New Jersey study leads to Nobel prize

In a study published in 1994, David Card of the University of California, Berkeley, looked at what happened to jobs at Burger King, KFC, Wendy’s and Roy Rogers when New Jersey raised its minimum wage from $4.25 to $5.05, using restaurants in bordering eastern Pennsylvania as the control — or comparison — group.

Contrary to previous studies, he and his research partner Alan Krueger, who died in 2019, found that an increase in the minimum wage had no effect on the number of employees and as a reward, the Canadian-born professor was awarded half of the Nobel prize in economics for his pioneering research that transformed widely held ideas about the labor force,

By showing that an increase in the minimum wage doesn’t hinder hiring and immigrants do not lower pay for native-born workers Card’s minimum wage research fundamentally altered economists’ views of such policies.

As noted by the Economist magazine, in 1992 a survey of the American Economic Association’s members found that 79% agreed that a minimum wage law increased unemployment among younger and lower-skilled workers. Those views were largely based on traditional economic views of supply and demand: If you raise the price of something, you get less of it.

By 2000, however, just 46% of the AEA’s members said minimum wage laws increase unemployment, largely because of Card and Krueger’s research. Their findings sparked interest in further research into why a higher minimum wouldn’t reduce employment. One conclusion was that companies are able to pass on the cost of higher wages to customers by raising prices. In other cases, if a company was a major employer in a particular area, it may have been able to keep wages particularly low, so that it could afford to pay a higher minimum without cutting jobs. The higher pay would also attract more applicants, boosting labor supply.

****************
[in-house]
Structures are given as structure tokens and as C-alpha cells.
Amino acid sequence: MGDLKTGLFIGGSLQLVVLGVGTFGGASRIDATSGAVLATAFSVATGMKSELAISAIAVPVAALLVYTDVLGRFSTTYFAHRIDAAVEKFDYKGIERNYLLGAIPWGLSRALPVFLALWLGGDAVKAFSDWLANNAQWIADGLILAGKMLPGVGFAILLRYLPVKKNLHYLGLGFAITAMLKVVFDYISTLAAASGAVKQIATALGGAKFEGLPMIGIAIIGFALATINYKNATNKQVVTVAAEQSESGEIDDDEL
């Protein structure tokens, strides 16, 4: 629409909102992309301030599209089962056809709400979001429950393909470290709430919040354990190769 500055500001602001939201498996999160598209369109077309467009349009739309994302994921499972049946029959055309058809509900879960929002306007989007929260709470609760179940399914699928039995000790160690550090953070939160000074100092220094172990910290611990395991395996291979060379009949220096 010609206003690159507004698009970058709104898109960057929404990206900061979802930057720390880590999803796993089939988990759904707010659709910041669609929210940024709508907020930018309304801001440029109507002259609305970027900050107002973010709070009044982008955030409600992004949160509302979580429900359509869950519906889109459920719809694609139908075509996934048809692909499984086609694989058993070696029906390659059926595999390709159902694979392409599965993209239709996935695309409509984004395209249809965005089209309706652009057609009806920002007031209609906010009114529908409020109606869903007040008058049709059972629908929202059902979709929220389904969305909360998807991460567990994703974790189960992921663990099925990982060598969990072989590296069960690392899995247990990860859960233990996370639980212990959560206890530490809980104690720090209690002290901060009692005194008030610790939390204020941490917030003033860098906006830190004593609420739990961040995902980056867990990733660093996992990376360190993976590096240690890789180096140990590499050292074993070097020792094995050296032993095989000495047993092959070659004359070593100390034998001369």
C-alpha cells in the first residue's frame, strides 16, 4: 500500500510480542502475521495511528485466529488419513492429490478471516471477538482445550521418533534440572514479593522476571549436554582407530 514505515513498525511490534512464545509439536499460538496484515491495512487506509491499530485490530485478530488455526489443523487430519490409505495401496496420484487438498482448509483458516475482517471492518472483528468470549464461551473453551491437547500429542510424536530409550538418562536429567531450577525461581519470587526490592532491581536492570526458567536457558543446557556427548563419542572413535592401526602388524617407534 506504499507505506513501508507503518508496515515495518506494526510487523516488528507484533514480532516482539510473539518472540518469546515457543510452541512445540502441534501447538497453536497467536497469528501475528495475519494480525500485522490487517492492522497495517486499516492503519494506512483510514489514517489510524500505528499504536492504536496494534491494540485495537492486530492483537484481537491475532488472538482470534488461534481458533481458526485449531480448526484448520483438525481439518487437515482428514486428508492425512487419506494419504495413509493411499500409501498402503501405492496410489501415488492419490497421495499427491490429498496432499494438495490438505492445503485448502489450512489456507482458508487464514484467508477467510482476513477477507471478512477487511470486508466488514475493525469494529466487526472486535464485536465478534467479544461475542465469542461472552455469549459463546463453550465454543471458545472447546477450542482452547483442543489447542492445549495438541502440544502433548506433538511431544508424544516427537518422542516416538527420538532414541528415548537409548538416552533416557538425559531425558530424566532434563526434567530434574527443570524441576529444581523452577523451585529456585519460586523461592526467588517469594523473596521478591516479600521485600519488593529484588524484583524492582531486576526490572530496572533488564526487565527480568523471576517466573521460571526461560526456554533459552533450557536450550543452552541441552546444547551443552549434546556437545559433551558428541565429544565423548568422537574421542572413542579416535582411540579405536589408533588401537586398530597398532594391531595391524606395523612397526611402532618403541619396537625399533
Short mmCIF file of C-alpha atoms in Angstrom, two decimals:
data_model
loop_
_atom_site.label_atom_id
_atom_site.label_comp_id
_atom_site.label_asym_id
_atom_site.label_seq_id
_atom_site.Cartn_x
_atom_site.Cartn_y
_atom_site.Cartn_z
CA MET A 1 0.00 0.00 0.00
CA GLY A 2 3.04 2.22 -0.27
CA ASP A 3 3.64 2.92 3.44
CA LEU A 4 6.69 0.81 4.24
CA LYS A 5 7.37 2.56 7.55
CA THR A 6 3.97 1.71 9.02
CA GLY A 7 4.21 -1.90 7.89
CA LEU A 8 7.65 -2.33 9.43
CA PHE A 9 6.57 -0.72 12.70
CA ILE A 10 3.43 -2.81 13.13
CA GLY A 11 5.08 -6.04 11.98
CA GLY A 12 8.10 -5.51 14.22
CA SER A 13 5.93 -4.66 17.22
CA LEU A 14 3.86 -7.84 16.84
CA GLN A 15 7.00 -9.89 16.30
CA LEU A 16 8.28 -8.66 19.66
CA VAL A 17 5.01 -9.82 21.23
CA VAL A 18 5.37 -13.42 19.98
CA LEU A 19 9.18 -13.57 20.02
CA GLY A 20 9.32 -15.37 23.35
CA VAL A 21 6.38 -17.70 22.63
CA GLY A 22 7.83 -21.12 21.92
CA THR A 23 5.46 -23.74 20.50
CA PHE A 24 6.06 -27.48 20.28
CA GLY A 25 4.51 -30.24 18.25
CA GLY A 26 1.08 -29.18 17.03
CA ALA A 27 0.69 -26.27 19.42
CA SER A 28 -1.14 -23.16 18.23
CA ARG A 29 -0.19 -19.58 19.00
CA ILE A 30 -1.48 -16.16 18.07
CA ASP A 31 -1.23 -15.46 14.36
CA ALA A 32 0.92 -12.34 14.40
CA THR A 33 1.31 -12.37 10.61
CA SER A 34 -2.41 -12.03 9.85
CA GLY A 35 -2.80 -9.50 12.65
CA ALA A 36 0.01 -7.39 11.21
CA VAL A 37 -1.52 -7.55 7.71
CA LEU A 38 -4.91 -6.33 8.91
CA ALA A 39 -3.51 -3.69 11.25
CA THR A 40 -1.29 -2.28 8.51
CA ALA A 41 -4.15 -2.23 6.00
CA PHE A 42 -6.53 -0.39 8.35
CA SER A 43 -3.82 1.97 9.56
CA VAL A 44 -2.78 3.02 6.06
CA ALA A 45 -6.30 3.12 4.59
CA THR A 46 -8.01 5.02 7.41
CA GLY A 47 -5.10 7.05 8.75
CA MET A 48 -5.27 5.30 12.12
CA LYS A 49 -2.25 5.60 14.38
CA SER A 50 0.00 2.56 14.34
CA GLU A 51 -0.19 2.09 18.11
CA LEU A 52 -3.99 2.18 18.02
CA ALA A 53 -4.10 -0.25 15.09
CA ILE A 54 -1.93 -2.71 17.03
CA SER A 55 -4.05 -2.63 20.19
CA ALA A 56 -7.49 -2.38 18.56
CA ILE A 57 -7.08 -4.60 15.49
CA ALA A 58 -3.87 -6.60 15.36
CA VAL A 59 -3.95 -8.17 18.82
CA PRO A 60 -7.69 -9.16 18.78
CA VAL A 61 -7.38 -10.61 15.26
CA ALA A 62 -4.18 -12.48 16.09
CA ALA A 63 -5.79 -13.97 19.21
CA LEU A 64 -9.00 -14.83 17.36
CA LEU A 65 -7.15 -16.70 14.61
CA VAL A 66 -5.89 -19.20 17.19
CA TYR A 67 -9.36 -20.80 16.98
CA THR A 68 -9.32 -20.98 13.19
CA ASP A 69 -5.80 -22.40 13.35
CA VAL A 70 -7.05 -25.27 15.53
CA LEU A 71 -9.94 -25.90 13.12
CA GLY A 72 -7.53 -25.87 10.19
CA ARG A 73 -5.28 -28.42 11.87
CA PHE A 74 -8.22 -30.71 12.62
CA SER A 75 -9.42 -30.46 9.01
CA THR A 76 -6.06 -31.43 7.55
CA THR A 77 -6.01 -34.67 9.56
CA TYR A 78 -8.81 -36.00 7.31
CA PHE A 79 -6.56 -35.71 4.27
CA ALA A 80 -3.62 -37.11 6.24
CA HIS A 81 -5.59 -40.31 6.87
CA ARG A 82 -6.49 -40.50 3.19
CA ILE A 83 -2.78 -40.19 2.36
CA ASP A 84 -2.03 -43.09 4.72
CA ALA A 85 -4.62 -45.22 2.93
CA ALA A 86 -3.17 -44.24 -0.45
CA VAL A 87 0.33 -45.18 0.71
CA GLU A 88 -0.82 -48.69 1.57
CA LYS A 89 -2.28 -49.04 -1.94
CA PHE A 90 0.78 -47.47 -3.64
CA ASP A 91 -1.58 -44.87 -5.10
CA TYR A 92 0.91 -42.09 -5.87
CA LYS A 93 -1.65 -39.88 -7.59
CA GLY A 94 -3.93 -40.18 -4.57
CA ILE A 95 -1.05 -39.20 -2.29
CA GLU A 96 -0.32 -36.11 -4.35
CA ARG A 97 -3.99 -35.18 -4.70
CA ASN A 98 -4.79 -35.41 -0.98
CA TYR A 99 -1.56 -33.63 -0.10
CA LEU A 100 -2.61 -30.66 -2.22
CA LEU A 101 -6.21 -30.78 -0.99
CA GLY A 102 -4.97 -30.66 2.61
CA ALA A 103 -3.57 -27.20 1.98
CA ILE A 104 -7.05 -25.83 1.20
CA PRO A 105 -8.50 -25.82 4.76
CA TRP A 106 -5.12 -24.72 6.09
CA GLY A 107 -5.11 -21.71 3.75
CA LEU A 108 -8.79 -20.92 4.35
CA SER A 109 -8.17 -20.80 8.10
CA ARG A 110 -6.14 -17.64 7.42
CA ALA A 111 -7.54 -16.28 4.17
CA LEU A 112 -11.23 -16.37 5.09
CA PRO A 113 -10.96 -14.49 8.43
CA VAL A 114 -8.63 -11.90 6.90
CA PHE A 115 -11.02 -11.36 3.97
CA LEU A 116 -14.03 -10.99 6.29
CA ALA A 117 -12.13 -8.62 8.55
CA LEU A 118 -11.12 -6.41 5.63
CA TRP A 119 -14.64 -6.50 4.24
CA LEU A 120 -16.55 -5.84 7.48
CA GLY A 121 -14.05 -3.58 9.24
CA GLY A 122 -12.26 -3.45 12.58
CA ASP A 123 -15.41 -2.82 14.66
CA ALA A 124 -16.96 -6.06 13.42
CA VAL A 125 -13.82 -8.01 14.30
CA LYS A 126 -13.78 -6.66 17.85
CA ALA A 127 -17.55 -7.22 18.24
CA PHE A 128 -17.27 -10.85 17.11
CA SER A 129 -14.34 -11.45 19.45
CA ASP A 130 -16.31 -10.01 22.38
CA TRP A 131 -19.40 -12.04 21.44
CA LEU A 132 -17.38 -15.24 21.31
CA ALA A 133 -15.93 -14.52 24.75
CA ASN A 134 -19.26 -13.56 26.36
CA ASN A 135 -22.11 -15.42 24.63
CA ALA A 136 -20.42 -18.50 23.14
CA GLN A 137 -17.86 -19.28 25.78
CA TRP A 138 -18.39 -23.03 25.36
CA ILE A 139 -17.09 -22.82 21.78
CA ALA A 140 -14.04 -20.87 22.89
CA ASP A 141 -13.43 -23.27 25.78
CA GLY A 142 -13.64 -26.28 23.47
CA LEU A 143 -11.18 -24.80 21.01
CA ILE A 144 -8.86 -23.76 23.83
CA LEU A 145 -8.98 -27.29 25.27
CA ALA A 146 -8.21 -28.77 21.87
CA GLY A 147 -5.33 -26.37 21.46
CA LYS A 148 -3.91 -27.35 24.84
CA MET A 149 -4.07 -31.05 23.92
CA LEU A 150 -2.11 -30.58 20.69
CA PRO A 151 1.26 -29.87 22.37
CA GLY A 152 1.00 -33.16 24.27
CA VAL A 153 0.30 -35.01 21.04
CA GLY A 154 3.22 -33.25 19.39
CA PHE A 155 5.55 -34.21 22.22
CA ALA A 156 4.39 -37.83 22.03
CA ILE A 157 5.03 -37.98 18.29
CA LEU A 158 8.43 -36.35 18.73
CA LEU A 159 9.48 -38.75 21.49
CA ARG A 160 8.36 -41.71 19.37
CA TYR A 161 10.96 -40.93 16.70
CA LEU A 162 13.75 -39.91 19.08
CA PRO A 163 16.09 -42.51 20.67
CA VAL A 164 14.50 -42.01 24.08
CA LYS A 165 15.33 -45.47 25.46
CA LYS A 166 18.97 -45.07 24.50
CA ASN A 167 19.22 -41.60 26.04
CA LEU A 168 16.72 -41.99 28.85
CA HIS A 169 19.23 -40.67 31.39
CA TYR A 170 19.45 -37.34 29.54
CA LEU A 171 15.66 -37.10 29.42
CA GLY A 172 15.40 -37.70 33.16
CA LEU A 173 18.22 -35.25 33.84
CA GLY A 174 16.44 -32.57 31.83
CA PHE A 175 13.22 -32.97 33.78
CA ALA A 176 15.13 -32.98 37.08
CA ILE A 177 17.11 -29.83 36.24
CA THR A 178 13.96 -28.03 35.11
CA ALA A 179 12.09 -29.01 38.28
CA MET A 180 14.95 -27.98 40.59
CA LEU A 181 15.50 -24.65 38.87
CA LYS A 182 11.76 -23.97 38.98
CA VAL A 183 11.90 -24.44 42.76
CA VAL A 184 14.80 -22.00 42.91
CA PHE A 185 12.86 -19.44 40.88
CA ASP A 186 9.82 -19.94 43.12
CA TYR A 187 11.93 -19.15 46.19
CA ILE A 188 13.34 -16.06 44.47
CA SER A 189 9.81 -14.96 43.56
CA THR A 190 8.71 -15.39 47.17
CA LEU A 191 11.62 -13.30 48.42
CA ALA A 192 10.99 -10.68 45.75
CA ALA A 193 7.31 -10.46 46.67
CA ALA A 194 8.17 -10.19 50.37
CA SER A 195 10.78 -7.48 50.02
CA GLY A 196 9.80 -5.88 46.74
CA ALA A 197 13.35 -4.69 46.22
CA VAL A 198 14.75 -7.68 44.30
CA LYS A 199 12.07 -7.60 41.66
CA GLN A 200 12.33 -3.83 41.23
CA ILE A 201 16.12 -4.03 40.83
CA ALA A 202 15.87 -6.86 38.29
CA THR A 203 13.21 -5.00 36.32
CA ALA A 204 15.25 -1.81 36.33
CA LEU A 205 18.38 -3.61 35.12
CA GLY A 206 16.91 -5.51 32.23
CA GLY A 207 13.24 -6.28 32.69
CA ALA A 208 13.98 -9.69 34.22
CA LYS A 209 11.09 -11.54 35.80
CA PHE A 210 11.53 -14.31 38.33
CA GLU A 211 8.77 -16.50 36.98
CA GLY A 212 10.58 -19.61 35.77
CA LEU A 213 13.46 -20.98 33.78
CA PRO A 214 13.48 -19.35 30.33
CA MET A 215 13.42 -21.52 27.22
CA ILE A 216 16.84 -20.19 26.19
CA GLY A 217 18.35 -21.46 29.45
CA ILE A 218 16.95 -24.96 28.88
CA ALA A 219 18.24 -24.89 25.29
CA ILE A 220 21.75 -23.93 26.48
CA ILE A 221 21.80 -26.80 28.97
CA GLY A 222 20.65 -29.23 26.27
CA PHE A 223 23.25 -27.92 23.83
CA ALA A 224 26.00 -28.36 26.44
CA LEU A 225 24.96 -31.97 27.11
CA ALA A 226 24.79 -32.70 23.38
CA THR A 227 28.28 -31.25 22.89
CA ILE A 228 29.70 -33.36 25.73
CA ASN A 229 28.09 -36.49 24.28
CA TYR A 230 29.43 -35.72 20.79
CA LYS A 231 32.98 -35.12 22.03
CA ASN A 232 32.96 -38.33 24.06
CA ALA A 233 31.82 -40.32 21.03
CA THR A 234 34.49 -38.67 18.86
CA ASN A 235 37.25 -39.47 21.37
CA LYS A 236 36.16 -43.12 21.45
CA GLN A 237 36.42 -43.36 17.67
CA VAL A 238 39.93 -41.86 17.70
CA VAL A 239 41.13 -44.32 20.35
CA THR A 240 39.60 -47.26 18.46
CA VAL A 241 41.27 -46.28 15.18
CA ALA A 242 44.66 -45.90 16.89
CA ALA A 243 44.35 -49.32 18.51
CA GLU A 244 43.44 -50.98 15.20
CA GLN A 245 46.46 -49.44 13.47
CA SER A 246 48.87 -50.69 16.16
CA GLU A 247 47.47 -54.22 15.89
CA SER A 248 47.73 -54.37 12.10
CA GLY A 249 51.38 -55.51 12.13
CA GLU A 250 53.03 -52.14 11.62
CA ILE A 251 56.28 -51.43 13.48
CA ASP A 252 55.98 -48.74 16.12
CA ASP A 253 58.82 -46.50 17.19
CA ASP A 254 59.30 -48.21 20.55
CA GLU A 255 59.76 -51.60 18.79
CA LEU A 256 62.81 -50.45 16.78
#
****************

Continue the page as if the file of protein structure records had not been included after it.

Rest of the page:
Card also found that incomes of those who are native born workers can benefit from new immigrants, while immigrants who arrived earlier are the ones at risk of being negatively affected. To study the effect of immigration on jobs, Card compared the labor market in Miami in the wake of Cuba’s sudden decision to let people emigrate in 1980, leading 125,000 people to leave in what became known as the Mariel Boatlift. It resulted in a 7% increase in the city’s workforce.

By comparing the evolution of wages and employment in four other cities, Card discovered no negative effects for Miami residents with low levels of education. Follow-up work showed that increased immigration can have a positive impact on income for people born in the country.

Card’s work on minimum wage was an example of a “natural experiment,” or a study based on observation of real-world data. The problem with such experiments is that it can sometimes be difficult to isolate cause and effect.

For example, if you want to figure out whether an extra year of education will increase a person’s income, you can simply compare the incomes of adults with one more year of schooling to those without.

Yet there are many other factors that may determine whether those who got an extra year of schooling are able to make more money. Perhaps they are harder workers or more diligent and would have made more money than those without the extra year even if they did not stay in school.

These kinds of issues cause economists and other social science researchers to say “correlation doesn’t prove causation.”

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